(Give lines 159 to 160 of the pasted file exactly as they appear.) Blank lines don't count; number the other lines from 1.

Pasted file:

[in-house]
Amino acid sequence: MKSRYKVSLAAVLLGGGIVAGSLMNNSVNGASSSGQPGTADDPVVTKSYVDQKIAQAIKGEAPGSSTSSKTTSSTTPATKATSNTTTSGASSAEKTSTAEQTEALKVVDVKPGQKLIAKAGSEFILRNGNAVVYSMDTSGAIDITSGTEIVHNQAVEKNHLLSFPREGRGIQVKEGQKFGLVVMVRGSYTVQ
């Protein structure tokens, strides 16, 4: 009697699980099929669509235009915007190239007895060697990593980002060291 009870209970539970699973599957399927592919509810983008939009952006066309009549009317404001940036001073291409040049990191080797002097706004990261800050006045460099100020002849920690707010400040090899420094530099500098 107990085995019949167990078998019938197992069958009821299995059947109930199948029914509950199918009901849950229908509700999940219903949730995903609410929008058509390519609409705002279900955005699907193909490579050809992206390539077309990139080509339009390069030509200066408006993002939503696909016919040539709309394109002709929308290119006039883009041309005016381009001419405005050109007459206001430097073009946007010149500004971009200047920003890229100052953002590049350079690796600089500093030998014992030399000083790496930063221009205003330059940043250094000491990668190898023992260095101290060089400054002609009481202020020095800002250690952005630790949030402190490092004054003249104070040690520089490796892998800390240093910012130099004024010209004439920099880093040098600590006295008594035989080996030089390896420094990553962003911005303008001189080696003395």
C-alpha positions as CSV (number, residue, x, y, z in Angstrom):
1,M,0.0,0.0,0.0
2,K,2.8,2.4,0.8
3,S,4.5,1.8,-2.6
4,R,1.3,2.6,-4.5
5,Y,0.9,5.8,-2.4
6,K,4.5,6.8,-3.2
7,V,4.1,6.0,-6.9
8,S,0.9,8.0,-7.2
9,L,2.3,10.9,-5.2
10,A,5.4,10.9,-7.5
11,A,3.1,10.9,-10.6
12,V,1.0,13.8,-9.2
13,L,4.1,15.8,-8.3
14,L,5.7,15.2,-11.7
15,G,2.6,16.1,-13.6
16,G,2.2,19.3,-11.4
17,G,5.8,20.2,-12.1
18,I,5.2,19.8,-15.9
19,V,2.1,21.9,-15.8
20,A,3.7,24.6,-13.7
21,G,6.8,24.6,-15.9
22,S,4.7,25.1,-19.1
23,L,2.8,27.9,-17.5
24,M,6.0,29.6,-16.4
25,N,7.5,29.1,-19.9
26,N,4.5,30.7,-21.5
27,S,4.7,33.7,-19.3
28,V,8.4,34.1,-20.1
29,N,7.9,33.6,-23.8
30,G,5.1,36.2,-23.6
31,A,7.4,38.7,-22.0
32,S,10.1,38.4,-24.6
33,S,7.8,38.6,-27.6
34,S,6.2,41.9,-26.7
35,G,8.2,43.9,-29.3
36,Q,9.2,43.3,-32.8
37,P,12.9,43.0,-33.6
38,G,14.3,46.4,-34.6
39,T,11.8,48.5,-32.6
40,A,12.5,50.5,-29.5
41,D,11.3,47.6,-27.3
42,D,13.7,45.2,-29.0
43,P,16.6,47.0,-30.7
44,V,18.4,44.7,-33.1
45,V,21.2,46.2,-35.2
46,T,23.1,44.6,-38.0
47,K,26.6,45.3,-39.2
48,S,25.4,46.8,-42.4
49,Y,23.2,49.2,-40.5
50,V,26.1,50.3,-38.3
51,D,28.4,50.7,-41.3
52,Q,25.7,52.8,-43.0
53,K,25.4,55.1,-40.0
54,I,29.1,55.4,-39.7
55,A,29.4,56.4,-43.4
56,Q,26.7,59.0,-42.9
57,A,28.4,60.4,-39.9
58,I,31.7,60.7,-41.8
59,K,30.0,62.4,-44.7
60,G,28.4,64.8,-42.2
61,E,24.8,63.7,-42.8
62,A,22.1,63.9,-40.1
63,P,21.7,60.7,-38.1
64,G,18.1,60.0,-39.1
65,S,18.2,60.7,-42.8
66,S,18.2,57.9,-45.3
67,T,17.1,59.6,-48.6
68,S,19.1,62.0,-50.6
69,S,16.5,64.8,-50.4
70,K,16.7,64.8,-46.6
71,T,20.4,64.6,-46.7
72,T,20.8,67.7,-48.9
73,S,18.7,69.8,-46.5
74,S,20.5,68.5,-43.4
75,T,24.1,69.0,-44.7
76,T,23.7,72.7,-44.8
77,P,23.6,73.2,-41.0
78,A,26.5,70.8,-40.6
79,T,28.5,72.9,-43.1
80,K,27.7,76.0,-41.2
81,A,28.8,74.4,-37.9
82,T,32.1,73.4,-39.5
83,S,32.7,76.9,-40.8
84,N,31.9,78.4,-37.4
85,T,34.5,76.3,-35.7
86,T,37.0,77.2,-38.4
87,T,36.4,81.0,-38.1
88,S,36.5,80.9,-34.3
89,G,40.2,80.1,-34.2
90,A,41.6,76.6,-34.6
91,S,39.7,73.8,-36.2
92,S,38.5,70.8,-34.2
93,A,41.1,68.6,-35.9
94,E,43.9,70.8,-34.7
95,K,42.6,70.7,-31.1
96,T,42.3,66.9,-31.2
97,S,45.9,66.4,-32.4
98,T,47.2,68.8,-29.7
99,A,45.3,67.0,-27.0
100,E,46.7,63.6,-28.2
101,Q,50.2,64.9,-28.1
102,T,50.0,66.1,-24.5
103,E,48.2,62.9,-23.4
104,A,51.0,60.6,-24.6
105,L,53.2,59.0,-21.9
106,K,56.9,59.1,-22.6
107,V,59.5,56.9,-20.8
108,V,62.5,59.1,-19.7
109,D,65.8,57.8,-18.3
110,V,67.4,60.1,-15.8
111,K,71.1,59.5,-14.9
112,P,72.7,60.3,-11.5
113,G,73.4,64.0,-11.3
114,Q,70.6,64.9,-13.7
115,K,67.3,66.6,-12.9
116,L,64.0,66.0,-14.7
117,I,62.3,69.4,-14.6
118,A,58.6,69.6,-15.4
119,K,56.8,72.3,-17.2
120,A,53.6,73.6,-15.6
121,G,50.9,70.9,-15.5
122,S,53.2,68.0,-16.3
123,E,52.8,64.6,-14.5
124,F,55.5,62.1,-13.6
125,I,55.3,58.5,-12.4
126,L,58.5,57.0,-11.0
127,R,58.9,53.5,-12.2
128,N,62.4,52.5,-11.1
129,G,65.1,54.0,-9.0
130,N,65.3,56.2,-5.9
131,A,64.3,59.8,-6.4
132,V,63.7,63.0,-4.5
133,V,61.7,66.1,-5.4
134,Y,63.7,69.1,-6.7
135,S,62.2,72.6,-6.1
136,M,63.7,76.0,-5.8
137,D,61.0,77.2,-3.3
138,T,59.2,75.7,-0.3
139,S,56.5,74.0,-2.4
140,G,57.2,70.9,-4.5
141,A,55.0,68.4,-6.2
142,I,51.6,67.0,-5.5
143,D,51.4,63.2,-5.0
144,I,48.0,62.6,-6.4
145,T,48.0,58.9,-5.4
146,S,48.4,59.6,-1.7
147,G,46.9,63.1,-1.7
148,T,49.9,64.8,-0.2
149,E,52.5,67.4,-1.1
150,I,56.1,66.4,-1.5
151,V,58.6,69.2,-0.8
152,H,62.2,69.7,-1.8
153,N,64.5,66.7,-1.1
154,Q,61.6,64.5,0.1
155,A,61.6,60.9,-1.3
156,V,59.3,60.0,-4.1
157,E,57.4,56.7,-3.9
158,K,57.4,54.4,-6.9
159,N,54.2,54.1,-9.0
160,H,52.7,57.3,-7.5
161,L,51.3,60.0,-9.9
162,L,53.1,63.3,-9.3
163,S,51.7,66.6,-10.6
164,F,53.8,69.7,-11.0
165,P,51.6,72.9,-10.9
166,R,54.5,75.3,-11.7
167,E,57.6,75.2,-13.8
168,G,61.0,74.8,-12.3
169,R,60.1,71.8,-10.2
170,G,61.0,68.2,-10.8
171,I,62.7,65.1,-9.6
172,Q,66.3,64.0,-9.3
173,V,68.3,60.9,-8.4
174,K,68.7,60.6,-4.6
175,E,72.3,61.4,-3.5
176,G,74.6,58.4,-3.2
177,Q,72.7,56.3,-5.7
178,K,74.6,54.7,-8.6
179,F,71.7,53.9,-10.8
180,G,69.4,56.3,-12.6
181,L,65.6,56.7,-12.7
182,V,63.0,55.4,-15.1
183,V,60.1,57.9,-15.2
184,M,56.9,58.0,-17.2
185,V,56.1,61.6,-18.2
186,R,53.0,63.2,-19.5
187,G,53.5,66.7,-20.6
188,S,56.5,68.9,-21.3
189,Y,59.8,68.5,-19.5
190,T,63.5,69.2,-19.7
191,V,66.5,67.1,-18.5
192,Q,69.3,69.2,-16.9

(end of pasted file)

155,A,61.6,60.9,-1.3
156,V,59.3,60.0,-4.1